Anders Aslund

  • Q&A: Will Ukraine Face a Serious Financial Crisis If It Doesn’t Get IMF Money Before November?

    Central bankers and economists are sounding the alarm in Kyiv, Ukraine. The Finance Ministry’s account balance has fallen to its lowest level in four years. The hryvnia is falling fast now, and fell nearly 4 percent over the last three weeks. Eurobond sales and foreign aid could remedy the cash-flow problem, but the International Monetary Fund’s next disbursement has been delayed for more than a year over foot dragging on reforms. Acting Finance Minister Oksana Markarova says that a deal is very close, but there are still differences to be worked out before the IMF releases the next $1.9 billion tranche.

    We asked UkraineAlert experts and friends the following: Will Ukraine face a serious financial crisis if it does not get any IMF money before November?

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  • Russia Braces For 'Crushing' New Sanctions Over Electoral Interference

    On August 8, the Russian newspaper Kommersant published a draft of what they claim is the new Defending American Security from Kremlin Aggression Act (DASKAA), a bill US senators introduced on August 2 that aims to punish Moscow for its interference in American elections, its continued support for the Bashar al-Assad regime in Syria, and the illegal annexation of Crimea.

    US Senator Lindsey Graham (R-SC) said the new sanctions were necessary because existing measures had “failed to deter Russia from meddling in the upcoming 2018 elections,” and that these sanctions would be in place...

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  • Which New US Sanctions on Russia Are Likely?

    The US Congress has prepared numerous bills proposing new sanctions on Russia. Congress reacted sharply against President Donald Trump’s desire to ease existing sanctions. On July 28, 2017, the Senate voted 98-2 for the Combating America’s Adversaries Through Sanctions Act (CAATSA), which Trump quietly signed into law. CAATSA legislated already adopted sanctions on Russia, so that Trump could not cancel them by executive order. It tightened some sanctions and offered the administration various options to further tighten sanctions. Many members of Congress complain that the administration has done too little, calling for a tougher sanctions law. Trump’s press conference with Putin in Helsinki on July 16 convinced most that a new Russia sanctions law is needed.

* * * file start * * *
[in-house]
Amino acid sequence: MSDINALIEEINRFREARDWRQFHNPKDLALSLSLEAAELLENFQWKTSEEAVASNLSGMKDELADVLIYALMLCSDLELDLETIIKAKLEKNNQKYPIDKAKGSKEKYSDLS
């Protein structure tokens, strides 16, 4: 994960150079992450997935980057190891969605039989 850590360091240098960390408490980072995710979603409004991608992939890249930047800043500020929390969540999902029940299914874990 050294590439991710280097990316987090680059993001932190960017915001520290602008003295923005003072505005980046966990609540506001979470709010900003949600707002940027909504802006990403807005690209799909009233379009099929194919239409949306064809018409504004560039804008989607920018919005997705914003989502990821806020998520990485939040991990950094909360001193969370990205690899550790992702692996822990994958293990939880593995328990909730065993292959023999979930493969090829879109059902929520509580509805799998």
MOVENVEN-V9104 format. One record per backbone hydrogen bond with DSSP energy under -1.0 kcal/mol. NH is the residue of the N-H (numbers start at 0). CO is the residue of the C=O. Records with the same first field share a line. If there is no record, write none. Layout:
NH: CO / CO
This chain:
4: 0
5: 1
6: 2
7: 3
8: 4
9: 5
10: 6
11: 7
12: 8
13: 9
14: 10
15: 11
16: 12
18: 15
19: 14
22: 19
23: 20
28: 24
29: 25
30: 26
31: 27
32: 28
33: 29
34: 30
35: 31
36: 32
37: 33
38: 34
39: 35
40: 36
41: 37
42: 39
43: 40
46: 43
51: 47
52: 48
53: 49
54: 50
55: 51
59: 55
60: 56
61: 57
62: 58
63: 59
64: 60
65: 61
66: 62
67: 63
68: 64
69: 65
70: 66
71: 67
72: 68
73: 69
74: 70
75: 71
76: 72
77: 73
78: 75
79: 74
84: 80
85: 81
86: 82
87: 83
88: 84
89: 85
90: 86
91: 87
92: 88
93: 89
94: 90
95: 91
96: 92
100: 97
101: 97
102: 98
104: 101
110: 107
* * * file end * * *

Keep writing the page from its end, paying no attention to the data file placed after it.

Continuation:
Congress is focused on primarily four bills. All of them deal with Russia alone.

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  • How the United States Can Combat Russia's Kleptocracy

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    Over the past eighteen years, Vladimir Putin has perfected a peculiar style of rule in Moscow. A product of the KGB, Putin quickly appointed many of his siloviki colleagues to senior positions in the government shortly after coming to power. Once in office, his associates enriched themselves by looting state resources and seizing vulnerable private resources. The quest for economic gain also opened the door to cooperation between senior government officials and organized crime.